Candidates try to paint each other as extreme on abortion

Both candidates tried to portray the other as out-of-touch on the issue of abortion. While Johnson suggested that Barnes supported no limits to the medical procedure, the Democrat hit his opponent over his praise of the Supreme Court decision to overturn Roe v. Wade.

“He celebrated the Dobbs decision,” Barnes said of Johnson. “And he said that if women don’t like the laws of their state, like the 1849 criminal abortion ban we have here, he said they can move. I can’t think of a more callous, out-of-touch or extreme position to take.”

“… The most extreme position here would be no limits on abortion whatsoever, allowing an abortion right to the moment of birth, which is what the lieutenant governor supports,” Johnson shot back at one point during the debate.

The issue of abortion has galvanized voters after the Roe v. Wade ruling, which impacted a number of states that had “trigger” laws on the books. Abortion is practically illegal in Wisconsin given a 1849 law that was dormant until the overturning of Roe.

Social Security comments come back to haunt Johnson

The senator was also forced to go on defense over his previous comments on Social Security and Medicare, in which he suggested in August that they should be annually approved. Democrats at the time seized on his comments, claiming the senator wanted to ax the federal programs.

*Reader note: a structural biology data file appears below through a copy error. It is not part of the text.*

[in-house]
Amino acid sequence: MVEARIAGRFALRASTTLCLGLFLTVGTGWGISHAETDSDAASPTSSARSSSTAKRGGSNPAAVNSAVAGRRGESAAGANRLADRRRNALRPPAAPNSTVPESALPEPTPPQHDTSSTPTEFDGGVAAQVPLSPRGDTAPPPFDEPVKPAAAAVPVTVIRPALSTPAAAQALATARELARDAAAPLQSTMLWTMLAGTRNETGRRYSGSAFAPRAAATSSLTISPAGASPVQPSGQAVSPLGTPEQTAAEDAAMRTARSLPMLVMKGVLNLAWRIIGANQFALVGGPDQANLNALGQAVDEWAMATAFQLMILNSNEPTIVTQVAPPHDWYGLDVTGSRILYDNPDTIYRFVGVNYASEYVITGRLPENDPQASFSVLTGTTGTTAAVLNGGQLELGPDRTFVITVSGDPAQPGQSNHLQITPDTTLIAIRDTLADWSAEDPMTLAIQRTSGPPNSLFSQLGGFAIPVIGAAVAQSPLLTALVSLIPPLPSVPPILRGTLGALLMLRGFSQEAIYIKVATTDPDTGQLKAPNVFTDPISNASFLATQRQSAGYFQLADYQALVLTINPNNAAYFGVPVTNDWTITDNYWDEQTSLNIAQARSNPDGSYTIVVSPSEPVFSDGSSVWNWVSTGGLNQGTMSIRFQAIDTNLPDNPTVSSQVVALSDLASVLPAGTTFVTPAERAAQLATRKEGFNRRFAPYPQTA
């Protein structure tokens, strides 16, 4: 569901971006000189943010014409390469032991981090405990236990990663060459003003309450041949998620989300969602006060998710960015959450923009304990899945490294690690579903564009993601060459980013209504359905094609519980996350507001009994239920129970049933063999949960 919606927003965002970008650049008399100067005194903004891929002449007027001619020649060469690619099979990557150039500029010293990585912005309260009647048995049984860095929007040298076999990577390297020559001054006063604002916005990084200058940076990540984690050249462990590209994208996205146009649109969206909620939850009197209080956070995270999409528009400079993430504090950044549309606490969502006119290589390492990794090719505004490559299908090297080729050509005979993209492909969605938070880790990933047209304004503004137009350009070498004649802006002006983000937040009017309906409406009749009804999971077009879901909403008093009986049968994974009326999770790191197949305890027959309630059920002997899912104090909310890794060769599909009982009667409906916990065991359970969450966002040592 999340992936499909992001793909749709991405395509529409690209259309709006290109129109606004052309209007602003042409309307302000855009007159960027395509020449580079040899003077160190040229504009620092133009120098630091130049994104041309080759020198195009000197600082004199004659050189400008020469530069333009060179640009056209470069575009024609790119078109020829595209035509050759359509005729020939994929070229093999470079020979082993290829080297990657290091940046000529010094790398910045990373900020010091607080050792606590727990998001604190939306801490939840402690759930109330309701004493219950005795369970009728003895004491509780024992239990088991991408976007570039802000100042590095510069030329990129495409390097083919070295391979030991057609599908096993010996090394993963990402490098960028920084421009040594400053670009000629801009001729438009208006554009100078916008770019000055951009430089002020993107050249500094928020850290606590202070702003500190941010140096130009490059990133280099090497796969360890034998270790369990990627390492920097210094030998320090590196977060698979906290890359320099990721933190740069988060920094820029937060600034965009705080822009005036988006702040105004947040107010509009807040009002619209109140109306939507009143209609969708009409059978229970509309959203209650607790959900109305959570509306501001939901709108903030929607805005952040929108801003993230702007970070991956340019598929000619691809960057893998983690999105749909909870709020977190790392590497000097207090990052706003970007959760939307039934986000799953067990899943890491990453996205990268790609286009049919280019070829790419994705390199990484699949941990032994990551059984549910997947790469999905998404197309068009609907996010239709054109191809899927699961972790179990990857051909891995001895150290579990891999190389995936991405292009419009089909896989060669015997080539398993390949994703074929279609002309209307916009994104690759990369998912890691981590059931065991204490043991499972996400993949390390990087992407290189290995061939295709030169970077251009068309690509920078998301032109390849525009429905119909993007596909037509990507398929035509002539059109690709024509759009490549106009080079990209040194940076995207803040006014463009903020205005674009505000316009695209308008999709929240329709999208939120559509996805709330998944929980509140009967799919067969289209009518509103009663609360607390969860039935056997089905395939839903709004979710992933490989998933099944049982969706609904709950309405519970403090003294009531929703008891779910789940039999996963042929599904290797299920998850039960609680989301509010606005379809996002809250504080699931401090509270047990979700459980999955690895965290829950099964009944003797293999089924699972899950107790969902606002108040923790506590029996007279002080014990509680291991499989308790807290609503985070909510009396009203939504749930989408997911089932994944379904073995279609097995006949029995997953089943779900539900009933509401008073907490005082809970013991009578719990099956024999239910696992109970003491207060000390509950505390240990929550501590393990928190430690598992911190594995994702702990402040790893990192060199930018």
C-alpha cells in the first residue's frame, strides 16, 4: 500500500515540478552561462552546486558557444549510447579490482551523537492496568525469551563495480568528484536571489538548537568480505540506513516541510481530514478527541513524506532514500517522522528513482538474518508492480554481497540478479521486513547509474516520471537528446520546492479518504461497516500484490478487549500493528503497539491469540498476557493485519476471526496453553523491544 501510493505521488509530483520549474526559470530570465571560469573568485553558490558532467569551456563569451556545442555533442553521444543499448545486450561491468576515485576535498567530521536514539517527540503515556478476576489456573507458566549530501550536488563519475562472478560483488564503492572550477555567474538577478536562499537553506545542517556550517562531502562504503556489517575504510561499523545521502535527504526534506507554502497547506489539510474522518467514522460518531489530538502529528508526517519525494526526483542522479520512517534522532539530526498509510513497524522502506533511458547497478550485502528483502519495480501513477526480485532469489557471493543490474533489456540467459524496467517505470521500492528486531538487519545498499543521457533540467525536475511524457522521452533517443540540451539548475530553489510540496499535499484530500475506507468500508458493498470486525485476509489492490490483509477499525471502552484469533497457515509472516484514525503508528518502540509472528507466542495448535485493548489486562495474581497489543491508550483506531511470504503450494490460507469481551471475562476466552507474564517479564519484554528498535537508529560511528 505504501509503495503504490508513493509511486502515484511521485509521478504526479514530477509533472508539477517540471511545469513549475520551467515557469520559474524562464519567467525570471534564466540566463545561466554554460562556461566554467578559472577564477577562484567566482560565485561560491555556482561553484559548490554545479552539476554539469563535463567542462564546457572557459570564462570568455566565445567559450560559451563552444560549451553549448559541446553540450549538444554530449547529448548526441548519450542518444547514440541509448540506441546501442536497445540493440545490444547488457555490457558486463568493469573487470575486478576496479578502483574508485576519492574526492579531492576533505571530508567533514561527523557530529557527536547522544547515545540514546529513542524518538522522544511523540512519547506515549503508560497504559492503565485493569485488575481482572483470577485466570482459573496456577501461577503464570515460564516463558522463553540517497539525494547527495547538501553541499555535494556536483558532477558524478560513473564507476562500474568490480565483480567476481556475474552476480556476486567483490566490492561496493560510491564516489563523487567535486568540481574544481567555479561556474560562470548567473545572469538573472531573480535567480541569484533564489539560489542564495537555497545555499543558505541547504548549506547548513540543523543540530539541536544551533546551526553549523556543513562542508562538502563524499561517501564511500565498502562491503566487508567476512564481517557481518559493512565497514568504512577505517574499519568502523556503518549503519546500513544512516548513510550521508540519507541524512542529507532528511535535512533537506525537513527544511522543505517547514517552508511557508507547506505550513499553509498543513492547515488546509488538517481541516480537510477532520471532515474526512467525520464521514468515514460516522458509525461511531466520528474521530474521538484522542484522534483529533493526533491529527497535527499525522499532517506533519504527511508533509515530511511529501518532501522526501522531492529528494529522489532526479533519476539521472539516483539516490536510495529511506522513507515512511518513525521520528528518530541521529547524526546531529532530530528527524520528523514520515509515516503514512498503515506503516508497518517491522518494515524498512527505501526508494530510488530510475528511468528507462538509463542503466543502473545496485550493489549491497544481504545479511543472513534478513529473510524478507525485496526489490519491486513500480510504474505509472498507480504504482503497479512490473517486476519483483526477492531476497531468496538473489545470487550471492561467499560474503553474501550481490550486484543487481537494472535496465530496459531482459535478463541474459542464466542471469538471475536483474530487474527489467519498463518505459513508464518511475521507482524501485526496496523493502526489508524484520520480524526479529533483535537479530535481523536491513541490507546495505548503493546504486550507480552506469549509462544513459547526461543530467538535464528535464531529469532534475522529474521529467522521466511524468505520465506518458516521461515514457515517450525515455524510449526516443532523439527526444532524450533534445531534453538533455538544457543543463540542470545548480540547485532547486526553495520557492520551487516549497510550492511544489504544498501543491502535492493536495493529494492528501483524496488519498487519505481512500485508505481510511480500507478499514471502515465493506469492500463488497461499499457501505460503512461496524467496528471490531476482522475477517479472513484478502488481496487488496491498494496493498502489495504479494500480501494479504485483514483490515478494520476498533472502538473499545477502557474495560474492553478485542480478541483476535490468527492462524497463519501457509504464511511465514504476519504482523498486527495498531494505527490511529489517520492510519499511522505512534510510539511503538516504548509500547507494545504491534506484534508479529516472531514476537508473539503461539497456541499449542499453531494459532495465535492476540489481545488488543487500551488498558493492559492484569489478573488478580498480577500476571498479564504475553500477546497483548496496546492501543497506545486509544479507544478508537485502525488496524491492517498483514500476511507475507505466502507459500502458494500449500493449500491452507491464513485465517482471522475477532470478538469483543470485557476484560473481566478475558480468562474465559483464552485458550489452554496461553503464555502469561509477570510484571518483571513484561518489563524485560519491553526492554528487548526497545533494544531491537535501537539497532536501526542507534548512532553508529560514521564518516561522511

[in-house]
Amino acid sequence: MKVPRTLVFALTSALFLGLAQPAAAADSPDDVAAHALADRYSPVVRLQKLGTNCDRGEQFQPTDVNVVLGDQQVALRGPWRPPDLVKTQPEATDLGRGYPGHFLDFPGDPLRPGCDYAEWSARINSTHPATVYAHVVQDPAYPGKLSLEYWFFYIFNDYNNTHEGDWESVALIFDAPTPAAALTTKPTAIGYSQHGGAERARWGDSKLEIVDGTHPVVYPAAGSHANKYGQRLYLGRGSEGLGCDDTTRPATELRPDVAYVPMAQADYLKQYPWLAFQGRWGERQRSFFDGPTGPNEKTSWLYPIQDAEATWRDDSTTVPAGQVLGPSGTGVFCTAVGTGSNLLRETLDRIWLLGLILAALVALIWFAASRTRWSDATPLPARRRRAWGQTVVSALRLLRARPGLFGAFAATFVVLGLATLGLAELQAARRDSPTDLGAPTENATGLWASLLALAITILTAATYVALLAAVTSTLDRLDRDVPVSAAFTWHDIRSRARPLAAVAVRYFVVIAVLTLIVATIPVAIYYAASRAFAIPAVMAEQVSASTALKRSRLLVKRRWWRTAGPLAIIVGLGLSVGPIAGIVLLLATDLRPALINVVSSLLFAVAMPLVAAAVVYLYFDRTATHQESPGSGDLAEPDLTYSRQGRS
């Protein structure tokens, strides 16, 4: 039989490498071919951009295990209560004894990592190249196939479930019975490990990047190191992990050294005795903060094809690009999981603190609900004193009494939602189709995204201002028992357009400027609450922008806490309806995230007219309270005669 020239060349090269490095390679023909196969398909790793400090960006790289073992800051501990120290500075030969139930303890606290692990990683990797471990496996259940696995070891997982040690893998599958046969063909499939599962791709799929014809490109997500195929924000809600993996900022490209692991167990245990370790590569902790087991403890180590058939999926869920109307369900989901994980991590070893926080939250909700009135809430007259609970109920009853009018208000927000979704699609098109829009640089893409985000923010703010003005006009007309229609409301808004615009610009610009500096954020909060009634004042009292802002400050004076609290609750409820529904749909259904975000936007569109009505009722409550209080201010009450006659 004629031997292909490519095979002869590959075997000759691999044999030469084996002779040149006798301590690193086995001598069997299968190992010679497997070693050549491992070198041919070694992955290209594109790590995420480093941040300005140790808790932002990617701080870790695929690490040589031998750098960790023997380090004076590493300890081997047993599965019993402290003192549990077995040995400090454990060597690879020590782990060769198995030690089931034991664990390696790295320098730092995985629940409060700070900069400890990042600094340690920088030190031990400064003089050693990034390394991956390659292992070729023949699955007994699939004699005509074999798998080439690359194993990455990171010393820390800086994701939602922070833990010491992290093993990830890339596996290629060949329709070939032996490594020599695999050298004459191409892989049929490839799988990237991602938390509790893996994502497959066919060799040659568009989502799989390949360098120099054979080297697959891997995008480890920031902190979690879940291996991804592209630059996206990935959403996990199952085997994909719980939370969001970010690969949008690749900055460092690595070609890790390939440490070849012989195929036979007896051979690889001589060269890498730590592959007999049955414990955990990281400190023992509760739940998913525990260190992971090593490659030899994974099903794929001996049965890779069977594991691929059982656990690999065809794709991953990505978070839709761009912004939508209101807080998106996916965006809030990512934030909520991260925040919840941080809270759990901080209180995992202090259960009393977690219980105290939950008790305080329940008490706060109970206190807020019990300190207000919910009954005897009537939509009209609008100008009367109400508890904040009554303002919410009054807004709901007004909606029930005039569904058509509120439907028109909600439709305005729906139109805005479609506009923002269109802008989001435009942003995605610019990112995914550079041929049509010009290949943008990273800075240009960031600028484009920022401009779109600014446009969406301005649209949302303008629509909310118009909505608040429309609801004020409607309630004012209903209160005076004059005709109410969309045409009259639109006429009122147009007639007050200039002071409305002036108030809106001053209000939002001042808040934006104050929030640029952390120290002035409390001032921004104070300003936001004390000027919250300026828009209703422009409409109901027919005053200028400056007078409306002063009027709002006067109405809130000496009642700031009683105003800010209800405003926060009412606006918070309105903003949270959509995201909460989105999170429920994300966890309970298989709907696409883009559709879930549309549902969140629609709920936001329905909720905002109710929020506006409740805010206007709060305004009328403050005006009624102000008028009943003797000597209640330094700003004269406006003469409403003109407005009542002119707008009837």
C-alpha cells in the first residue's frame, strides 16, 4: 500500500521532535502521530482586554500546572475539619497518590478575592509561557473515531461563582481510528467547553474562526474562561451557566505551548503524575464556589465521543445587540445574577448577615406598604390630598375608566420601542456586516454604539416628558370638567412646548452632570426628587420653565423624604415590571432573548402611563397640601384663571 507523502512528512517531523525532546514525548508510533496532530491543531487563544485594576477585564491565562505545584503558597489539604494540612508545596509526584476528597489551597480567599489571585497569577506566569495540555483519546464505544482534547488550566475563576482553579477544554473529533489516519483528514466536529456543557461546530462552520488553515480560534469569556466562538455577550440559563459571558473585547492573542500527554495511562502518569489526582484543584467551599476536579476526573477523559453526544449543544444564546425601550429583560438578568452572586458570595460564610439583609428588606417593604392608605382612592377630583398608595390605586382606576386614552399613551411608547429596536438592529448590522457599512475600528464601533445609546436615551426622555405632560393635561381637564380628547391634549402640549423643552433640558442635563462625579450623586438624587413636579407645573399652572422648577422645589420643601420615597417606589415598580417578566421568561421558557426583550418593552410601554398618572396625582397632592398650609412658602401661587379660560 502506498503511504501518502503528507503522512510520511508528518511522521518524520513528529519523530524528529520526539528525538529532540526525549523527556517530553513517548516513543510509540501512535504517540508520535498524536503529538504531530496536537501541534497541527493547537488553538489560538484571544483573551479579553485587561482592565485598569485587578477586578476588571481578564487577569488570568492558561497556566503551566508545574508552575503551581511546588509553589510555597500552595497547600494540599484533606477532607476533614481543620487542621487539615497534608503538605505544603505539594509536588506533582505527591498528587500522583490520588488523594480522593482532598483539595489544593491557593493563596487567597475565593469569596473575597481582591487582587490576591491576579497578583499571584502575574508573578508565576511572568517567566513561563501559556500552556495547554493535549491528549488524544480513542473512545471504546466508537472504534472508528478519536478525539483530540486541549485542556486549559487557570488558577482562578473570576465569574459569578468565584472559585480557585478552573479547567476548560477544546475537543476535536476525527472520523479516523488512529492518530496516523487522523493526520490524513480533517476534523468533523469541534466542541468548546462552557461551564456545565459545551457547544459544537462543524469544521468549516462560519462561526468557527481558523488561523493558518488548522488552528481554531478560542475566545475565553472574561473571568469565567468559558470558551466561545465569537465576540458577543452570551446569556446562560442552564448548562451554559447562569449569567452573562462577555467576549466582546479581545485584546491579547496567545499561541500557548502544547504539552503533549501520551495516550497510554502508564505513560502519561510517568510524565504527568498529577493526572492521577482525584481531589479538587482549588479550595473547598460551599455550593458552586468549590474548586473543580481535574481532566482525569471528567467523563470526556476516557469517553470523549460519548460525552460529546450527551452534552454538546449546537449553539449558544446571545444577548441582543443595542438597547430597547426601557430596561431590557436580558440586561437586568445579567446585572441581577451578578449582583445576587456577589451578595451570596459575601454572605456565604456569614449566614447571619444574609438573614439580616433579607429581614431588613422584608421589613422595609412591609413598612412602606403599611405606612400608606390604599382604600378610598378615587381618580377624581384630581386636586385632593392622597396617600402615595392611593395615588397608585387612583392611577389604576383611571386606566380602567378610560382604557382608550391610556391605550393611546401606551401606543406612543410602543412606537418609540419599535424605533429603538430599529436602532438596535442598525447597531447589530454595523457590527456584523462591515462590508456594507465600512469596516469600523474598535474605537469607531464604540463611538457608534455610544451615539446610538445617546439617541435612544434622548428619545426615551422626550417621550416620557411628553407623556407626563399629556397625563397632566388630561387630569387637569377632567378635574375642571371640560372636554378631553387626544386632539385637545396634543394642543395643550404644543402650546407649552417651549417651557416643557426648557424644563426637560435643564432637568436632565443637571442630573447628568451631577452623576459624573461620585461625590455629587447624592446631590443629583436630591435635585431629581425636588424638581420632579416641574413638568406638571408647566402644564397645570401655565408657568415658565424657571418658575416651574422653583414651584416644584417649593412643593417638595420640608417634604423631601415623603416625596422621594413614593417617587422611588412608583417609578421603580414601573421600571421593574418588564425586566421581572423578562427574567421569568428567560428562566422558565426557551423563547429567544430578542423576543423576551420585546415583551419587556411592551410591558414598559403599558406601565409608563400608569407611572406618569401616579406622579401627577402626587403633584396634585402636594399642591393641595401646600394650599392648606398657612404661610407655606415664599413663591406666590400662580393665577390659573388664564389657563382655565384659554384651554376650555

“Let me make myself very clear: I want to save Social Security. I want to save Medicare. The greatest threat to Social Security and Medicare is the completely out-of-control deficit spending and our growing debt,” he said during the debate.

“What I’ve been saying is we should be looking at all spending so we can prioritize, and Social Security, Medicare would be at the top [of] priority list. I’ve never, ever said I would cut it or put it in the chopping block. That is a false attack,” he added. 

Barnes repeatedly accused Johnson of referring to Social Security as a “Ponzi scheme” and likening it to “candy;” Johnson denied the latter point.

Barnes invokes personal stories

The lieutenant governor repeatedly invoked anecdotes from his life and about his family as he sought to paint himself as someone who could relate to the common struggles of Wisconsinites.  

Barnes referenced his grandfather in several of his answers, contrasting the opportunities his relative was afforded while living in Milwaukee and how deindustrialization and the offshoring of jobs have hit communities hard in the state since.

“My granddad moved here after World War II. He got a job as an union steelworker and that’s the story of a whole lot of Black men in the city of Milwaukee. And again, when those opportunities dried up, there was nothing really that came in to fill the void. We saw, again, those rises in crime which also led to rises [in] incarceration, so many other devastating — so many other devastating results because of deindustrialization, because of offshoring,” Barnes claimed. 

Additionally, he spoke about his cousin, Dennis, who decided not to go to college and pursue a career as an electrician while Barnes spoke about the issue of rising college tuition costs. And he noted that he had lost several people in his life to gun violence when discussing the scourge of crime in the state.

Tags Mandela Barnes Mandela Barnes Ron Johnson Ron Johnson Wisconsin Senate race